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'Man's Best Friend Day' at Suns game a hit

June 19, 2011|By JULIE E. GREENE | julieg@herald-mail.com
  • Thumper runs the agility course Sunday at Municipal Stadium.
By Colleen McGrath/Staff Photographer

Pepper, a 1 1/2-year-old shelter dog from Silver Spring, Md., attended her first baseball game Sunday as the Hagerstown Suns held “Man’s Best Friend Day” at Municipal Stadium.

“She’s very excited to be here,” said Tom Koutsky, 43.

“We’re wondering at what point she’s going to discover that’s a ball out there. I may not be able to hold her back,” said Koutsky, a Washington Nationals fan.

Koutsky said his family — wife, Sue, and son, Fredy, 5 — already was planning on coming to the Suns game for Father’s Day when they learned Sunday morning that they could bring their dog.

Among Pepper’s favorite things to do is chase a ball, or Fredy, Koutsky said.

The Suns are donating the proceeds from the $4 doggie tickets for the game to the Humane Society of Washington County, according to the humane society’s website, www.hswcmd.org.

Before the game got under way, the Corporal Punishment Flyball Team, based in the Hagerstown area, demonstrated flyball and allowed youths to race their dogs. The group meets in the Mason & Dixon Hall at the Washington County Agricultural Education Center. To contact the flyball team, email its captain, Renee Nappier, at R1performance.dogs@yahoo.com.

In the demonstration, the dogs took turns running a straightaway in which they had to jump hurdles, touch a wooden box that released a ball and run back over the hurdles with the ball.

The youths did not have to jump hurdles, but did have to grab a ball at the midway point.

At least some of the youths were surprised by the speed and agility of their four-legged competitors.

“I didn’t think they could jump the hurdles that fast,” said Brandon Diehl, 15, of Hagerstown. “Like, it was like they weren’t even jumping. They were just running and hopped over ’em so fast. (There’s) like no way to catch up to  ’em.”

Brandon lost to 2-year-old Ice, a long-legged whippet, but appeared to beat little Macy, a short-legged Havenese.

To accommodate the canine guests at Sunday’s game, water bowls and at least one small inflatable kiddie pool were set up around the ballpark.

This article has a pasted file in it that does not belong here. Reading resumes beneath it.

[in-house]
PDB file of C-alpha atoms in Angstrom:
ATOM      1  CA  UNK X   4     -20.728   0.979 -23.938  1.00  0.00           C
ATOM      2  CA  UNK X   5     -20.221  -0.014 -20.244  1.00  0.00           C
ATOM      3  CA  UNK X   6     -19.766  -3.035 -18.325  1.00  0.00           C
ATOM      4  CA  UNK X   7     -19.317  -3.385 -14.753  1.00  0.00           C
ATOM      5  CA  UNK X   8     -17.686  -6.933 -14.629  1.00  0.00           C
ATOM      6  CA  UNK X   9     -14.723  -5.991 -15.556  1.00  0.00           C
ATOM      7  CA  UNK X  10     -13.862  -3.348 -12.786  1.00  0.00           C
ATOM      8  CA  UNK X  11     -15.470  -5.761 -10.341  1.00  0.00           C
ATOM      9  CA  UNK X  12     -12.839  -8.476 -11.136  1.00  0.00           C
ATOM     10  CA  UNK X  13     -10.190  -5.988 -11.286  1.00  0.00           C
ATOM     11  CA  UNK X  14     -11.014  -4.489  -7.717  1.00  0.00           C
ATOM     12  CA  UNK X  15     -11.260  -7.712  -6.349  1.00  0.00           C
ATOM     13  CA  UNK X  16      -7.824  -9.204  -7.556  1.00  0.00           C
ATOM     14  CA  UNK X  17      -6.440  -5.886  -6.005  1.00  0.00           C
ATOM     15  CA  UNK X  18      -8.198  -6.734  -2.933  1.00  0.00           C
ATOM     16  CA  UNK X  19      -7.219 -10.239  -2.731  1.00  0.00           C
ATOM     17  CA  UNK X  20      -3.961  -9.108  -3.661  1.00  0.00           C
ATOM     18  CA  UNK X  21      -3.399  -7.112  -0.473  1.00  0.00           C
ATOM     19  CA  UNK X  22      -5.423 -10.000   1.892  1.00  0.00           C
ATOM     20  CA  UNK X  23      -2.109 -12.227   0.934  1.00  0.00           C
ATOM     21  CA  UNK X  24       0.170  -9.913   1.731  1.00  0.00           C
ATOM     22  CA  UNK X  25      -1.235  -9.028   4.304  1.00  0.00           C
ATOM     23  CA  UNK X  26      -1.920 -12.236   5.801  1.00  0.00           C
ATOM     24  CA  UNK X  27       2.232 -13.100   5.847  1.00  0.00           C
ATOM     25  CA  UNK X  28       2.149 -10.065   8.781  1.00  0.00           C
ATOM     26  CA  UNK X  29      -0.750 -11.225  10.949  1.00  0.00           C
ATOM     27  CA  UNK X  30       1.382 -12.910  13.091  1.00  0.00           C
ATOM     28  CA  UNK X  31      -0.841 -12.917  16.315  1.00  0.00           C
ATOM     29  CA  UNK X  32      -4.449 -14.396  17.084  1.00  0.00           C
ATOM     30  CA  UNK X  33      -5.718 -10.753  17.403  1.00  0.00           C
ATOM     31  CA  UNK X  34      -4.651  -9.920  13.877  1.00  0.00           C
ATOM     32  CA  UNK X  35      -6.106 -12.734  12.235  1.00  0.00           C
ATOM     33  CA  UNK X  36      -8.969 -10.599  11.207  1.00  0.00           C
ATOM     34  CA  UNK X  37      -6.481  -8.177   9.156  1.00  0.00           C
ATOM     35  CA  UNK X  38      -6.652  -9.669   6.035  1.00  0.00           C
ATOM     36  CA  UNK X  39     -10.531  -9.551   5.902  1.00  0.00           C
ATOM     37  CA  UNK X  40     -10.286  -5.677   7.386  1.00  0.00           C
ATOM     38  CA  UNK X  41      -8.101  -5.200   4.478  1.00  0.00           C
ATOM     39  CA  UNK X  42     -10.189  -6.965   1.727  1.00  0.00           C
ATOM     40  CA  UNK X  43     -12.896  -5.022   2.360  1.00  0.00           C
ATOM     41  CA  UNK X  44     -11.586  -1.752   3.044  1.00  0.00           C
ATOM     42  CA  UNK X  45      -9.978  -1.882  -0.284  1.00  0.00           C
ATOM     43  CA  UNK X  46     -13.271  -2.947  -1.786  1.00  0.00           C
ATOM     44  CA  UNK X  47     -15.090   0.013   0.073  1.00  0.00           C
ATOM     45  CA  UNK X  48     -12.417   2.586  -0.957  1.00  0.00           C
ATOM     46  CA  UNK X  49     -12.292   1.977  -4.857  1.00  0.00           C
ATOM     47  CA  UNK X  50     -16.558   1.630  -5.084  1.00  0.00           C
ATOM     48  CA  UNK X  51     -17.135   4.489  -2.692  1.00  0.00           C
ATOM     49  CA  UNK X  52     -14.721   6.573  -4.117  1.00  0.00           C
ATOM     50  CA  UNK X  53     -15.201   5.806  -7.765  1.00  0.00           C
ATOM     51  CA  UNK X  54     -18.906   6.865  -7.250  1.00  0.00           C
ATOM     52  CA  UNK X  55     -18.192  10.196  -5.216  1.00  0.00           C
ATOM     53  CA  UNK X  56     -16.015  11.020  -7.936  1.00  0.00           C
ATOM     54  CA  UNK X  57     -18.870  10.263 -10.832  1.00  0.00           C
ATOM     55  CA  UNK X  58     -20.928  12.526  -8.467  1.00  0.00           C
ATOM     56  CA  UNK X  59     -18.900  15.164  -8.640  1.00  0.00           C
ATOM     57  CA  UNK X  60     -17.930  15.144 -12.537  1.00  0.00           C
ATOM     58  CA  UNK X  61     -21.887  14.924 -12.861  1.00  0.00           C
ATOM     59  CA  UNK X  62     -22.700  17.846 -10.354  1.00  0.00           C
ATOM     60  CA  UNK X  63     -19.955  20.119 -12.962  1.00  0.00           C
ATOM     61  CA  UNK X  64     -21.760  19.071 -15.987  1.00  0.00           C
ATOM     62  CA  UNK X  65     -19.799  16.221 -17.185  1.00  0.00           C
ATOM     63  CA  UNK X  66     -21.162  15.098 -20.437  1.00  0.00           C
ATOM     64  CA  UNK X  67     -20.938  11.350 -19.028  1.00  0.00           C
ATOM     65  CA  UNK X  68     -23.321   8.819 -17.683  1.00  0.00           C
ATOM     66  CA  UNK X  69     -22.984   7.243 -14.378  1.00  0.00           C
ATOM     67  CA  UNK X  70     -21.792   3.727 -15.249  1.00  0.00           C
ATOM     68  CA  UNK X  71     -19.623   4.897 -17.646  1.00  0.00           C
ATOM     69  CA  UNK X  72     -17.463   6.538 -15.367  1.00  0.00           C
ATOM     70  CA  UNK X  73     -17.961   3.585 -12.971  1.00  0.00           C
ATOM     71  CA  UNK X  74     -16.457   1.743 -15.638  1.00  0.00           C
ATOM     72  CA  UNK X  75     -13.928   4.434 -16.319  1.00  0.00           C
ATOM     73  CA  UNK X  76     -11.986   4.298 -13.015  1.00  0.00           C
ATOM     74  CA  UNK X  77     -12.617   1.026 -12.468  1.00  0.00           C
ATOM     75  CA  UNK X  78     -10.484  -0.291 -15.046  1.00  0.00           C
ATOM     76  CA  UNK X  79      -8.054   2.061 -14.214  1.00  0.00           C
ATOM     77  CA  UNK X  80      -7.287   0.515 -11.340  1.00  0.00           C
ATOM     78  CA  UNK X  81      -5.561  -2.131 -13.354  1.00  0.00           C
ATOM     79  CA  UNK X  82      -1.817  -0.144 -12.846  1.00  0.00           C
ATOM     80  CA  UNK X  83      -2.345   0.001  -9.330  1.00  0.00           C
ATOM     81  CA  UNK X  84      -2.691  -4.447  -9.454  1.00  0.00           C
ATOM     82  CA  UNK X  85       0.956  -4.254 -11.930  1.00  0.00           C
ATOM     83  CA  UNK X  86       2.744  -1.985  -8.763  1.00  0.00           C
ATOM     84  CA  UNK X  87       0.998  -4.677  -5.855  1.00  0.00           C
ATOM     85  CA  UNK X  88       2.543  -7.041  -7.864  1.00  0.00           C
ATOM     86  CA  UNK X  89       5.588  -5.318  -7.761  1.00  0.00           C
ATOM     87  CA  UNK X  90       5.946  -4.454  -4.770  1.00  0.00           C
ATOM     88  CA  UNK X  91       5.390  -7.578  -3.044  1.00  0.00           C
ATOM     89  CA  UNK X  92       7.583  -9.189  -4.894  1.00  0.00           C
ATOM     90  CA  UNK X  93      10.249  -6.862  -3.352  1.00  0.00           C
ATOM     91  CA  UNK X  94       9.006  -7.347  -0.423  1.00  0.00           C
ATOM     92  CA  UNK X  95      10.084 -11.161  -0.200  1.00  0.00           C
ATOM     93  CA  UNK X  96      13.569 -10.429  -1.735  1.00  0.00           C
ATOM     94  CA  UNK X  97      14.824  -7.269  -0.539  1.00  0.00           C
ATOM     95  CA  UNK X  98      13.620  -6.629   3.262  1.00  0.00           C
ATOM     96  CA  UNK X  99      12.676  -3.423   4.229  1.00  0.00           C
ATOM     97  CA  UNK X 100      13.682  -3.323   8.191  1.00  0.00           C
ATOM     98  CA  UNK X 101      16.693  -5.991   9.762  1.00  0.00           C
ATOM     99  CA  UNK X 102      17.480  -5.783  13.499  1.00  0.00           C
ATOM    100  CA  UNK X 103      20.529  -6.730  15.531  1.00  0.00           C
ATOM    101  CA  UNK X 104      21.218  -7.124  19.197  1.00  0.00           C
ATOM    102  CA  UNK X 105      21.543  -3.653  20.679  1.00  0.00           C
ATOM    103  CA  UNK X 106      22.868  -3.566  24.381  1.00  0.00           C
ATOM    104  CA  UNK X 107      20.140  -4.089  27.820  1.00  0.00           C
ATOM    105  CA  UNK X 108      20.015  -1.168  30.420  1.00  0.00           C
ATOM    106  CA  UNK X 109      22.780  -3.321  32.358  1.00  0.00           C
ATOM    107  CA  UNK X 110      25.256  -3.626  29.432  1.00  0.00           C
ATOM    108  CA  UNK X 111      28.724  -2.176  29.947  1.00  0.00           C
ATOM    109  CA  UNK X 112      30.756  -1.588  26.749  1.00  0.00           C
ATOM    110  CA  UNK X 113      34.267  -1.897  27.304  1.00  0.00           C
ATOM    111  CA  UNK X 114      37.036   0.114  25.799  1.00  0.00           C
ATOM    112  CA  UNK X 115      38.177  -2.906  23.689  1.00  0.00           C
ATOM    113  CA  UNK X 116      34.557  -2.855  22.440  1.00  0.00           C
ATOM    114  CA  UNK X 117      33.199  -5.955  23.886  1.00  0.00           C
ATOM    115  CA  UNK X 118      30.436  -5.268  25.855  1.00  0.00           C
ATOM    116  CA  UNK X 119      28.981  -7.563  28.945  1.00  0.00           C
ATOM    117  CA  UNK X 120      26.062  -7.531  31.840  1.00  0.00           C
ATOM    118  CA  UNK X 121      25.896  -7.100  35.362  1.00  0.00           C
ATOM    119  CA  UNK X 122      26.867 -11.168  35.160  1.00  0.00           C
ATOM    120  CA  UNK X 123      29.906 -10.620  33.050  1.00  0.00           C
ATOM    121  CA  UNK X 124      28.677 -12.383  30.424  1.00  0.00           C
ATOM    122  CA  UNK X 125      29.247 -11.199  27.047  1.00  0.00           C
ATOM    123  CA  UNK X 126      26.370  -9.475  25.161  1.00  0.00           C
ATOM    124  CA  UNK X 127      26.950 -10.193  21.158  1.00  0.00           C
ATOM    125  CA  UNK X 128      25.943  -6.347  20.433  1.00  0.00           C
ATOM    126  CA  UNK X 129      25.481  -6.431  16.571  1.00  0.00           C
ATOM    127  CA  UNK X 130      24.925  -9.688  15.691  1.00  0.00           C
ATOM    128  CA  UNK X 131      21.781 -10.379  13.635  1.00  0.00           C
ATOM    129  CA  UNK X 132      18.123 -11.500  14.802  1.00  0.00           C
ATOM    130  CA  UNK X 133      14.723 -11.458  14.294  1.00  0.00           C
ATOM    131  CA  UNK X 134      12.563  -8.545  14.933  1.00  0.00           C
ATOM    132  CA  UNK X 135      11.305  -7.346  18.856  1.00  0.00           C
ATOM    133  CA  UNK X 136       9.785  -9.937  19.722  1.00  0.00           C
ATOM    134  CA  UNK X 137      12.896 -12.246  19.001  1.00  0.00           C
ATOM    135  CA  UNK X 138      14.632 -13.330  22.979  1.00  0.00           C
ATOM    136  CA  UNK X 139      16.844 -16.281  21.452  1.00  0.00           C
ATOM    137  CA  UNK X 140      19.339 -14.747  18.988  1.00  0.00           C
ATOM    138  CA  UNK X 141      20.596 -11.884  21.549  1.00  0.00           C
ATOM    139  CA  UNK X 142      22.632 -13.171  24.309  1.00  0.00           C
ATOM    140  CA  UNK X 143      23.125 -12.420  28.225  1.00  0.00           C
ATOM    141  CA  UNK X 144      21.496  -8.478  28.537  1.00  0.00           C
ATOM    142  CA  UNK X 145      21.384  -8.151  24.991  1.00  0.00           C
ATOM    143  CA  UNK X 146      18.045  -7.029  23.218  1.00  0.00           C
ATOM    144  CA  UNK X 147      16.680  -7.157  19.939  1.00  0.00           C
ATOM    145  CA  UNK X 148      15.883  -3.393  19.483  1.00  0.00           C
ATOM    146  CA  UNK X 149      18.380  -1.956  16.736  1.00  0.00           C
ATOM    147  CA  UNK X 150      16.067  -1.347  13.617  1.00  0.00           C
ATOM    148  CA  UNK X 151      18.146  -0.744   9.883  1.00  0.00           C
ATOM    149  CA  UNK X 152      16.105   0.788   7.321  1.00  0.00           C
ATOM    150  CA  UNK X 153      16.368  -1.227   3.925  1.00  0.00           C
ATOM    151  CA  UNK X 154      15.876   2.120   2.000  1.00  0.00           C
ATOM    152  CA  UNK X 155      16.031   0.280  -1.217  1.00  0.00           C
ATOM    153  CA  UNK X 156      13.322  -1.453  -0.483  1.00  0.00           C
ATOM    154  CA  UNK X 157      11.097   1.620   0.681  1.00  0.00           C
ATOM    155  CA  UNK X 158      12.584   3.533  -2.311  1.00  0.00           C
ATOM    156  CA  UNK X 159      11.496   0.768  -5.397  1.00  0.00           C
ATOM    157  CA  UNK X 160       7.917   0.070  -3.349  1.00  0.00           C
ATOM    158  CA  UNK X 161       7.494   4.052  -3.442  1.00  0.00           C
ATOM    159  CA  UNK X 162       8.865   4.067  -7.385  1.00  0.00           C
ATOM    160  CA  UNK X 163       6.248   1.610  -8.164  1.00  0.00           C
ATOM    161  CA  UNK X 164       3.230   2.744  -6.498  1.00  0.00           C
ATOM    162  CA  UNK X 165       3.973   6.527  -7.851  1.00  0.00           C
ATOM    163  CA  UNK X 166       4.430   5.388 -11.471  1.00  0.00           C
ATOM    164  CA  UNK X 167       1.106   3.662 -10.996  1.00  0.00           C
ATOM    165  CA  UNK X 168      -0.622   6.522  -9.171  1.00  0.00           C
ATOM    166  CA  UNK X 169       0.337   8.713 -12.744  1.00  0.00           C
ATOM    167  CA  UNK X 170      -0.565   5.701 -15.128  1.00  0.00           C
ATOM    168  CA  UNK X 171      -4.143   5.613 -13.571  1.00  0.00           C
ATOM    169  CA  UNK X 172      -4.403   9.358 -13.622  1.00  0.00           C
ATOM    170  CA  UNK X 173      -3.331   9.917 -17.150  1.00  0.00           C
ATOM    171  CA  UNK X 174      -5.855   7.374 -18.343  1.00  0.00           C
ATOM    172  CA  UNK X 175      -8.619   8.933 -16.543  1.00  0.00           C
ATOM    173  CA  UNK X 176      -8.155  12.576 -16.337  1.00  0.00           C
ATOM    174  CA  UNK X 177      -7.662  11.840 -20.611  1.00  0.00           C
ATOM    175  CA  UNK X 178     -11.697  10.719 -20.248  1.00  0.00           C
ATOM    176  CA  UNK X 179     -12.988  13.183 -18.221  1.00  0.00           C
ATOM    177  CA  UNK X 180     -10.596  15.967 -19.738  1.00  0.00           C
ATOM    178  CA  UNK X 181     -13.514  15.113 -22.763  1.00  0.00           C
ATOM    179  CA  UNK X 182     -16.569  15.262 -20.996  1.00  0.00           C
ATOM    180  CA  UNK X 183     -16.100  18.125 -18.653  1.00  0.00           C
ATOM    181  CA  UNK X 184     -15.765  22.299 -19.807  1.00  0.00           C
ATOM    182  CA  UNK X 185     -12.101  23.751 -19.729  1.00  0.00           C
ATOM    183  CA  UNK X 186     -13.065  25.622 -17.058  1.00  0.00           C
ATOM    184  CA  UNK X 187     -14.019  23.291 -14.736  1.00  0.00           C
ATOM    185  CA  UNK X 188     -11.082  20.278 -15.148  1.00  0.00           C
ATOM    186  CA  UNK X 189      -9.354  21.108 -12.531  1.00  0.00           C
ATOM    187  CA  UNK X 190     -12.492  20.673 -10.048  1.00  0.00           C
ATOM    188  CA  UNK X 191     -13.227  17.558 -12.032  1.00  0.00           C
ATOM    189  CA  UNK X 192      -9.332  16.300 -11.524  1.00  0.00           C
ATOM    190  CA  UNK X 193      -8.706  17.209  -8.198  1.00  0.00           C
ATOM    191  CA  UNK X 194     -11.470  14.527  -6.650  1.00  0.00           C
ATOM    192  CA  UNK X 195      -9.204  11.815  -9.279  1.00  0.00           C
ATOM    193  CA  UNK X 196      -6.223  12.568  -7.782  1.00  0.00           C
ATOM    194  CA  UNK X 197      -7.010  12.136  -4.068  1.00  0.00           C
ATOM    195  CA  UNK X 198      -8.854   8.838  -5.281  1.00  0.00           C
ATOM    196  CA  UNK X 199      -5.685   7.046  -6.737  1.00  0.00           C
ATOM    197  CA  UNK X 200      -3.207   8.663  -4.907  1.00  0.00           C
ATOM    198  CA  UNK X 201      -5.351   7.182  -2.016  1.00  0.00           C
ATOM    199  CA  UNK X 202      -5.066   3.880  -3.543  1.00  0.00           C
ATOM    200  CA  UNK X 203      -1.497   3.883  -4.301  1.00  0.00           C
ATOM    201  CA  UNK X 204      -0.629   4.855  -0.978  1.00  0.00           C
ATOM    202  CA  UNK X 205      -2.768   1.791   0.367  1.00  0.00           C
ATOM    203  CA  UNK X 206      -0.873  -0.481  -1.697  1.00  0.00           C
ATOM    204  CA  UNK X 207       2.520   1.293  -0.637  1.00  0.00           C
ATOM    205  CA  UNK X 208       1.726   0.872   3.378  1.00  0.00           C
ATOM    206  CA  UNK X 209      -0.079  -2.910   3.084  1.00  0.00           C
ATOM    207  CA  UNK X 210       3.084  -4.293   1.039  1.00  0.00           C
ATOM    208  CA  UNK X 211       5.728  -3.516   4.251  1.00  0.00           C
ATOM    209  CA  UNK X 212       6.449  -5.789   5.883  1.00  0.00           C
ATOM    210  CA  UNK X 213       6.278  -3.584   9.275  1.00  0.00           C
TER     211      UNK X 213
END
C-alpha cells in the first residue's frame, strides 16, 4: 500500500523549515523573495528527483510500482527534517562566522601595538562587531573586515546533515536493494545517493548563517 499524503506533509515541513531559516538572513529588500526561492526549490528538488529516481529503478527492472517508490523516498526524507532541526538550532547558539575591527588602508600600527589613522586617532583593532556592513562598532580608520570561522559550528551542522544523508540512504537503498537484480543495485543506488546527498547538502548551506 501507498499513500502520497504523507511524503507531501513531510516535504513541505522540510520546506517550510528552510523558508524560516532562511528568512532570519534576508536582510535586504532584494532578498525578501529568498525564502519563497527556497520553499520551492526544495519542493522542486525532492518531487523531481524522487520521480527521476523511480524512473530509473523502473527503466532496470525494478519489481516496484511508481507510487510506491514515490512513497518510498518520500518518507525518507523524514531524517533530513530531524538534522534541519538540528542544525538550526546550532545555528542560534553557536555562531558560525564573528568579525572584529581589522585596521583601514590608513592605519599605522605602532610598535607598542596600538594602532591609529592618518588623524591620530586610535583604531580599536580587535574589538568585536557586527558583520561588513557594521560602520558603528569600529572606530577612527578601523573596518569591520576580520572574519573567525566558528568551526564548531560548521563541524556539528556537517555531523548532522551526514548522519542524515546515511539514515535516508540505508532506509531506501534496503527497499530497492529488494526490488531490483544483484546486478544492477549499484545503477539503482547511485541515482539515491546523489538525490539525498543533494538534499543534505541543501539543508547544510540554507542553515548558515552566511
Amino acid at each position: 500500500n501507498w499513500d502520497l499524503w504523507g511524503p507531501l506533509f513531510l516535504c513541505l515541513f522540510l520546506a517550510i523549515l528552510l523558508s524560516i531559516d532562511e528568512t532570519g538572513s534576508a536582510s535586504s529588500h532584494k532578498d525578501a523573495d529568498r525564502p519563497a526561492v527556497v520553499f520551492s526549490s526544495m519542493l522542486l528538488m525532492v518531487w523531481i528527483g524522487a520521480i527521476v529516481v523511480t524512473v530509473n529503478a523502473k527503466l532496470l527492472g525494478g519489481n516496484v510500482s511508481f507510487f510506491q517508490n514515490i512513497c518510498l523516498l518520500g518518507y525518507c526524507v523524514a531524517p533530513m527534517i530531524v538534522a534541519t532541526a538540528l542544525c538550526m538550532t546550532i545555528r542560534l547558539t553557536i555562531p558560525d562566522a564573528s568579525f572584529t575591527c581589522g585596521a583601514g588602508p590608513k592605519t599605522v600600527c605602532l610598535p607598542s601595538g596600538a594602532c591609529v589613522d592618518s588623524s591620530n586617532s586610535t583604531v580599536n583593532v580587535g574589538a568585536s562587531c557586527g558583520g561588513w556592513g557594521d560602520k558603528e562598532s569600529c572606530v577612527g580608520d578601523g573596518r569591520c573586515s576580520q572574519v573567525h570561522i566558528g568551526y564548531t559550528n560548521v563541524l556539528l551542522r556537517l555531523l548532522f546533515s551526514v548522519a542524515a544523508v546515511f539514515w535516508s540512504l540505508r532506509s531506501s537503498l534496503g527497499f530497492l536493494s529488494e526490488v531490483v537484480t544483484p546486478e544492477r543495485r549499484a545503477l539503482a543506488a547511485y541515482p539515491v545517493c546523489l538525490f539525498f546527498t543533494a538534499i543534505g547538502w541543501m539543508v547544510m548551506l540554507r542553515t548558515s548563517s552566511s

Nick Jacobs of Chambersburg, Pa., attended the game with family, including his chocolate Labrador and his daughter’s chocolate Lab. The two, Addison and Sadie, are sisters.

Sunday’s game against the Delmarva Shorebirds, a Baltimore Orioles affiliate, was the first for the Labs, but Jacobs said they are used to traveling with the family.

Max, a pug, was having all kinds of adventures Sunday as he occasionally slipped out of his collar and wandered off, but not far. Once he visited the nearby grill, where hamburgers were being cooked.

“Max is an escape artist,” said Tina Robertson, 49, of Hagerstown.

“He doesn’t have a neck,” said Robertson, explaining the difficulty of keeping the collar on Max.

Max, who gets tired, and Toby Keith, a black toy poodle named for the country singer, also had the luxury of being pushed around in a stroller.

“They love people. Worse thing they could do is lick you to death,” Robertson said.

Robertson said she wanted to support the humane society, from whom she got her last dog, the late Lucky Dog.

Deb and Ken Wierman of Waynesboro, Pa., brought Beauregard, or “Beau,” a basset hound, and Otis, a Jack Russell terrier.

The Wiermans said a Shorebirds’ catcher was paying more attention to Beau than to his family, who was visiting for the game.

Margaret Cronauer, 76, of Hagerstown, brought Blossom Cronauer, 2 1/2.

Blossom, a Shih Tzu, posed for the camera, and then turned around and wagged her tail for the camera.

Margaret Cronauer said she and her husband, Charles, 79, go to all of the Suns’ games.

“We thought (Blossom) would enjoy it. She loves people and other dogs,” Margaret Cronauer said.

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